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Bijan Bayne on His New Book, Black Trailblazers: 30 Courageous Visionaries Who Broke Boundaries, Made a Difference, and Paved the Way

As W.E.B. Dubois said, “To stimulate wildly weak and untrained minds is to play with mighty fires.”

Chaz Ebert (CE): It is a pleasure speaking with you during Black Writers Week 2023 about your wonderful new book, Black Trailblazers: 30 Courageous Visionaries Who Broke Boundaries, Made a Difference, and Paved the WayIs this primarily a children's book and what gave you the idea to write it?

Bijan Bayne (BB): It is primarily a young adult book and a school or school library work. I was contacted by a third party who finds authors for that publishing house, and asked by a person at that company if I was interested in writing such a book under a headhunter contract, manuscript due in 90 days from that date.

CE: There are so many historical and current Black trailblazers ranging from Dr. Charles Drew who helped advance our knowledge of blood plasma and establish blood banks to Vice President Kamala Harris. What process did you use to select the thirty people who ultimately made it into the book?

BB: The third party representative and I went back and forth selecting from an original 45 or so persons I sent them, until we had 30 names. The persons had to be past and present, both genders, across several areas of discipline, and to have changed the world, or U.S. society.

CE: Are there others who came close to being selected?

BB: Sure. Jesse Owens, Cathy Hughes, Ed Brooke, Jackie Robinson and Sammy Davis, Jr. could have just as easily been named—as could have James Brown or Duke Ellington. Dozens of figures merit inclusion, from Harry Belafonte to Ethel Waters.

I didn't want former President Obama in the text because he is so widely written about elsewhere—even for the age group who do not remember him. I wanted Ella Baker covered for the opposite reason because she is not as widely written about as former President Obama or Vice President Kamala Harris.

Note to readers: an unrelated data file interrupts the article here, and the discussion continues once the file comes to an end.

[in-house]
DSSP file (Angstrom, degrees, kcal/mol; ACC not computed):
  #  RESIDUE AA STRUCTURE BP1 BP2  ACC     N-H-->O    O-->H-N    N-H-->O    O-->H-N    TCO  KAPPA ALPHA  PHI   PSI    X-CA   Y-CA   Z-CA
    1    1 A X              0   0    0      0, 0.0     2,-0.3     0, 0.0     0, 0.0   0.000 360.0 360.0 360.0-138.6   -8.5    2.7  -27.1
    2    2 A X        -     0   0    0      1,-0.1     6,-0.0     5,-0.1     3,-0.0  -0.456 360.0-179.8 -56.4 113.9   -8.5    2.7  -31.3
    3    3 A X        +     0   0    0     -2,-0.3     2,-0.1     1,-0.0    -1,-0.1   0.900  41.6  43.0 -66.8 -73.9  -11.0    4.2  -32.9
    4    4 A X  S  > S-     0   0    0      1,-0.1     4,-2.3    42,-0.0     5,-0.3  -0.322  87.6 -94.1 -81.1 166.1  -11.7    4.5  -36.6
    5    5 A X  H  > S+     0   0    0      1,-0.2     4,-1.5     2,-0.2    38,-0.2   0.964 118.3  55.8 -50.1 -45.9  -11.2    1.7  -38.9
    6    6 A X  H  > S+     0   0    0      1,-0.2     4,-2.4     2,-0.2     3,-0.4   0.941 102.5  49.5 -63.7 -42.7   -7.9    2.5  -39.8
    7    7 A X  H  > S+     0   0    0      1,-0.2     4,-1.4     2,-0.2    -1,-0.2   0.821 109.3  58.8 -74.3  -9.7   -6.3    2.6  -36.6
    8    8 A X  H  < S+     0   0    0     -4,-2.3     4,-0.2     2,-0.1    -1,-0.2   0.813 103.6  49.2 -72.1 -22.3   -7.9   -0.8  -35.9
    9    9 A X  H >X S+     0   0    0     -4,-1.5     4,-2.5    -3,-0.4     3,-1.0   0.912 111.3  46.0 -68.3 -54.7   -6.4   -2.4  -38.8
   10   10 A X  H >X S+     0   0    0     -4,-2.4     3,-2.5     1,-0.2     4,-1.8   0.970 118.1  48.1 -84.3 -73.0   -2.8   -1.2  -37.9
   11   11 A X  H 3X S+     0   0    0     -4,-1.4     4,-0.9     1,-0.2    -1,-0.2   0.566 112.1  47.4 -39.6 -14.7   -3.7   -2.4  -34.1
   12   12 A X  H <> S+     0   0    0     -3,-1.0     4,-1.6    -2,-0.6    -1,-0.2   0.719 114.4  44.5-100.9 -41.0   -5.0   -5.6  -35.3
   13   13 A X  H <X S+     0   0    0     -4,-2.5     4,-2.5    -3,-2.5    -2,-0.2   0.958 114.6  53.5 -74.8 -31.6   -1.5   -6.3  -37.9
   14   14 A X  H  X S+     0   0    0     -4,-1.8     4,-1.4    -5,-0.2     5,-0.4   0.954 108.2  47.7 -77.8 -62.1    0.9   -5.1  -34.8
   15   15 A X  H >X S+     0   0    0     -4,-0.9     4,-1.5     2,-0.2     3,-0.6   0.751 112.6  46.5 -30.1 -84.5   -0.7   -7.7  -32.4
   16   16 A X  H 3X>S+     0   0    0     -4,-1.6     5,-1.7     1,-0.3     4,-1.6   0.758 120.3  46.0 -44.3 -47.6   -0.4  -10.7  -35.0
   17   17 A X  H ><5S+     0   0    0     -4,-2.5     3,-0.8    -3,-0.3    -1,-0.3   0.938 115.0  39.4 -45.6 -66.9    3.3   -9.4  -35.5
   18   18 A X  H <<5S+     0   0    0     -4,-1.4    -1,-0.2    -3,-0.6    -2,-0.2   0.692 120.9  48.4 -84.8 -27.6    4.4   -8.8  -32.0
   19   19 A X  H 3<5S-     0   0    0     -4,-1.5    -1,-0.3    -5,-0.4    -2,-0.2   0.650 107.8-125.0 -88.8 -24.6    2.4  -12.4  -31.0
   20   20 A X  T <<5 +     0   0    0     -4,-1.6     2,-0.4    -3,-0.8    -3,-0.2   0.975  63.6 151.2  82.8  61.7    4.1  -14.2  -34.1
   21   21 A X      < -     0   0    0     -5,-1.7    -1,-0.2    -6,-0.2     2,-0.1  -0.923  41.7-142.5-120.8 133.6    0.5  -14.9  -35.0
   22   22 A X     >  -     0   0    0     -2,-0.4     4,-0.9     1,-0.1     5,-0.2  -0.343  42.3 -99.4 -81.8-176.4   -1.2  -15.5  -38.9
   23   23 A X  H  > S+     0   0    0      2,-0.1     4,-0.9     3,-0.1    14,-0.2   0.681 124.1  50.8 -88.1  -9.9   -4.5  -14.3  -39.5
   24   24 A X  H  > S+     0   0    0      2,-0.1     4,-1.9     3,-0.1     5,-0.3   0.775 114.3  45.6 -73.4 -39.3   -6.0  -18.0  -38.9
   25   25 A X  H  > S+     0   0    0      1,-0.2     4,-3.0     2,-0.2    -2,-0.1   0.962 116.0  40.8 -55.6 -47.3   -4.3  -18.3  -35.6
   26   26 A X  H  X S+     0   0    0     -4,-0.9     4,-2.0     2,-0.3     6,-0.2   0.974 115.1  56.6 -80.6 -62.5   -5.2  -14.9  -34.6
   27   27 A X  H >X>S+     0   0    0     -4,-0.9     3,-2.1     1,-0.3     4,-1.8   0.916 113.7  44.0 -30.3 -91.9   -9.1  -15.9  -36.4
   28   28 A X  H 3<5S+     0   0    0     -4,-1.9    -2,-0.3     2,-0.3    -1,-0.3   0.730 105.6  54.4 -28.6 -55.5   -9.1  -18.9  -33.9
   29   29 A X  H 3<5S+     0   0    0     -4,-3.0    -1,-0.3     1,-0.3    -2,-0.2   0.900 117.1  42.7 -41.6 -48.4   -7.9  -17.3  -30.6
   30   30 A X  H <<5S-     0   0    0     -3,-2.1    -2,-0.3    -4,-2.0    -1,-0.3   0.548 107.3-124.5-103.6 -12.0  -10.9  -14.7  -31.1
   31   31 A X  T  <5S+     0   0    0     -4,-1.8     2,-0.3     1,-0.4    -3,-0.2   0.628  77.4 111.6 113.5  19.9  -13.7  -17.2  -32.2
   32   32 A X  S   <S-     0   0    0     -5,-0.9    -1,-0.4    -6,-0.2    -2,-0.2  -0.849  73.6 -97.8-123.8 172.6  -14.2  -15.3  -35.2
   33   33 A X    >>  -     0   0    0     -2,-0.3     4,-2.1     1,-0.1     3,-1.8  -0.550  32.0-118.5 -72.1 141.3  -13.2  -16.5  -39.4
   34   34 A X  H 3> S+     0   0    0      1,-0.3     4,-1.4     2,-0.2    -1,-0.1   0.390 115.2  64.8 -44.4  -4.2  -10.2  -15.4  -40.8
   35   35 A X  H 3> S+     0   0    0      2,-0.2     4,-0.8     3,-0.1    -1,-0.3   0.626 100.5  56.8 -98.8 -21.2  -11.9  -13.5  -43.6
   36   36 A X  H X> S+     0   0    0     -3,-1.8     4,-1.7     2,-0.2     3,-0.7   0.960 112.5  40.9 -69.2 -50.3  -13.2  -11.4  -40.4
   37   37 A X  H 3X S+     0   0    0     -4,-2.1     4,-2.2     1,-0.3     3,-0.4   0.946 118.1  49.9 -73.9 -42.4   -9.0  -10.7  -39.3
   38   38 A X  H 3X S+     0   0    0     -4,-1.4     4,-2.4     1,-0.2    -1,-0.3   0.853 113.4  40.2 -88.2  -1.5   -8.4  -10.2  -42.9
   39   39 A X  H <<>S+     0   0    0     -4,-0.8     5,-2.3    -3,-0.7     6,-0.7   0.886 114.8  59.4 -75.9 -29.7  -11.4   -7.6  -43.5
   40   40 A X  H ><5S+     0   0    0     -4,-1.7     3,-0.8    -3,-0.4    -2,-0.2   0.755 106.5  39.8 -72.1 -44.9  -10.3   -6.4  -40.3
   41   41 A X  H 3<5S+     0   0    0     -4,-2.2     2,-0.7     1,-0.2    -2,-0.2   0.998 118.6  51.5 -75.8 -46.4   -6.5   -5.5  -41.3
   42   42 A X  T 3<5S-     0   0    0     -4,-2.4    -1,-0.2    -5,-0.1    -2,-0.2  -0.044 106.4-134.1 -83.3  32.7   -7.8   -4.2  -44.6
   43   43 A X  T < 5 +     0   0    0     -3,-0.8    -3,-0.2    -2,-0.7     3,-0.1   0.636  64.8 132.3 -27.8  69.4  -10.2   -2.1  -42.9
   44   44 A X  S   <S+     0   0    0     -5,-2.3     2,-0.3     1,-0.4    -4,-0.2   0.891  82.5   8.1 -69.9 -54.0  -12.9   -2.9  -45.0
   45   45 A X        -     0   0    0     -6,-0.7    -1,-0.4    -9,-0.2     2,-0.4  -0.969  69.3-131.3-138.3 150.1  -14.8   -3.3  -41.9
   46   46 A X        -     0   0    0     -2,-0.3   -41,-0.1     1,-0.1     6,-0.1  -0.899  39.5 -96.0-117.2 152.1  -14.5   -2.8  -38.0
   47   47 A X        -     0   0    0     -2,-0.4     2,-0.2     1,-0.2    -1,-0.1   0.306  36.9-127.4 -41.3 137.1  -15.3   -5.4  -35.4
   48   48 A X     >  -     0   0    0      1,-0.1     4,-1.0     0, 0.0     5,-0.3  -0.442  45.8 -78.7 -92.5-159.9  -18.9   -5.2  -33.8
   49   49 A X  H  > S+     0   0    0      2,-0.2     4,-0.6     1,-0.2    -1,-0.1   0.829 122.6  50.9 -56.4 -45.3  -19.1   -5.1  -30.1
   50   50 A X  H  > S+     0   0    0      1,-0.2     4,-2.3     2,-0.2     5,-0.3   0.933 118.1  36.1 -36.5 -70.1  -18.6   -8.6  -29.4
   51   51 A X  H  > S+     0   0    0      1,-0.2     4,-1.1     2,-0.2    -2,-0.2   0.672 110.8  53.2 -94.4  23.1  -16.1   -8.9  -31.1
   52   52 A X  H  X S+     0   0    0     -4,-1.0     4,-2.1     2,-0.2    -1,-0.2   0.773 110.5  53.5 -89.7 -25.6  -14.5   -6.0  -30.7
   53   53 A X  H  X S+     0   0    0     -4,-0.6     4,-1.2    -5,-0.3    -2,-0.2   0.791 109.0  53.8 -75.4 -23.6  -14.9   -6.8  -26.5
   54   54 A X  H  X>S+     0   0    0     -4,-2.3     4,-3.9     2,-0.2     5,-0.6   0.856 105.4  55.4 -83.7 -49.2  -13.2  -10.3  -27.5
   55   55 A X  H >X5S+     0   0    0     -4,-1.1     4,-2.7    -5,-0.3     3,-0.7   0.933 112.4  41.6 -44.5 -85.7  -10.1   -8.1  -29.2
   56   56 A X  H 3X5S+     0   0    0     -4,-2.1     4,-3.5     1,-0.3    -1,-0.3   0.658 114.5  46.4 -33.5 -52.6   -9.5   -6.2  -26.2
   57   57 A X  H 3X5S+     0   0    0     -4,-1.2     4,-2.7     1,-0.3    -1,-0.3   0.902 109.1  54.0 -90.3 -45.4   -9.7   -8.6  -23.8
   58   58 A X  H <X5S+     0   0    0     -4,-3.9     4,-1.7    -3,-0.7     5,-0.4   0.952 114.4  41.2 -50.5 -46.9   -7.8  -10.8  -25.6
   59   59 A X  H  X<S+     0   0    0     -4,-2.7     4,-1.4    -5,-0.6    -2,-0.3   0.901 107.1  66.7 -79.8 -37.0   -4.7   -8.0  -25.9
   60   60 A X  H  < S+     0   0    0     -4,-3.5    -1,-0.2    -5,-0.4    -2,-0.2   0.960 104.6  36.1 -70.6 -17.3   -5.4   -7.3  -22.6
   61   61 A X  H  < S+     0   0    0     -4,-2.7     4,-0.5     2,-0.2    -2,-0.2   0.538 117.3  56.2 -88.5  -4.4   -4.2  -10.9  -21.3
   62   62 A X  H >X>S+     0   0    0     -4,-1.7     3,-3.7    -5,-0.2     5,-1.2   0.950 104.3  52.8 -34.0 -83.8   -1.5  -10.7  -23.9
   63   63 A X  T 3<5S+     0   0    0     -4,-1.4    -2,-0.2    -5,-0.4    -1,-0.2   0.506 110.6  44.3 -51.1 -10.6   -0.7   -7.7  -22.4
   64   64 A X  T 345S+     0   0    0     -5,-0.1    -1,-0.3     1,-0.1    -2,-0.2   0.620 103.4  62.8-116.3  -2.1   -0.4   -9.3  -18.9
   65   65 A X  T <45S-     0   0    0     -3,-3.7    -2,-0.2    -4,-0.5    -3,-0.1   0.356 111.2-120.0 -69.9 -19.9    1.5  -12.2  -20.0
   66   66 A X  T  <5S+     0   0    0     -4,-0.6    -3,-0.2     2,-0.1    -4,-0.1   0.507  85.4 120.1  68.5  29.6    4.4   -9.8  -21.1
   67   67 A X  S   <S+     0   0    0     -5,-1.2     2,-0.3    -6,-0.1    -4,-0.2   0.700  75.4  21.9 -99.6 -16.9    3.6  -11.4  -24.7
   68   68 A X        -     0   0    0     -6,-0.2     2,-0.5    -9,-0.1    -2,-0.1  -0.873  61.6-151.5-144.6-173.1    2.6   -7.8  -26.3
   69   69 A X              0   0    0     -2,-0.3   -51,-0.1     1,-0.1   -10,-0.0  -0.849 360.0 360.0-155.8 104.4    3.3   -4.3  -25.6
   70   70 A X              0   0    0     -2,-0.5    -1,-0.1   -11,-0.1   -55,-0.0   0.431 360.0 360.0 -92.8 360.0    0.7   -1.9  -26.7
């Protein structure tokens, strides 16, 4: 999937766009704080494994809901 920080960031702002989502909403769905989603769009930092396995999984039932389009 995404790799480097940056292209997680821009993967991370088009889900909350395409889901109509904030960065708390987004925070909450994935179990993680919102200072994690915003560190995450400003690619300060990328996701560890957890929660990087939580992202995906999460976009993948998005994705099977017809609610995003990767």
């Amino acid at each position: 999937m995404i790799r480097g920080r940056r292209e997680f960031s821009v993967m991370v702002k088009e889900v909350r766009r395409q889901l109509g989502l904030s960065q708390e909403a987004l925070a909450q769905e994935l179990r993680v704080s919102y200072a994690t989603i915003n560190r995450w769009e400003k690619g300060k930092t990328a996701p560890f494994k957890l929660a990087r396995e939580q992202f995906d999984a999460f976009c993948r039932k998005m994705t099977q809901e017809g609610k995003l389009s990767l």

Illustration of Louis Armstrong by Joelle Avelino.

CE: Some of the book reviews I read of your book praised you for including facts that were previously unknown. Tell us some things you learned during your research that were new to you.

BB: I learned that Mahalia Jackson sponsored parties for children, that Thurgood Marshall was a practical joker, and that Muhammad Ali had a learning disability.

CE: We have recently lost three of the people in your book: Dick Gregory, Toni Morrison and Sidney Poitier. Did you get to speak to them before they passed away? 

BB: I didn't interview the figures for the book, I wrote their chapters based on their pasts, research, and my longtime awareness of them. I met Gregory several years ago when we were picked up together at Boston Logan Airport to present at the same conference in New Hampshire.

CE: What other books have you written and what are you working on now?

BB: I wrote a biography of L.A. Lakers legend Elgin Baylor, and I wrote a book on a unique and historic summer basketball league founded on Martha's Vineyard in 1970. I also wrote a book called Sky Kings, a young adult text on early Black touring basketball teams and pioneers. I am working on a few feature screenplays and a docuseries.

Illustration of Sojourner Truth by Joelle Avelino.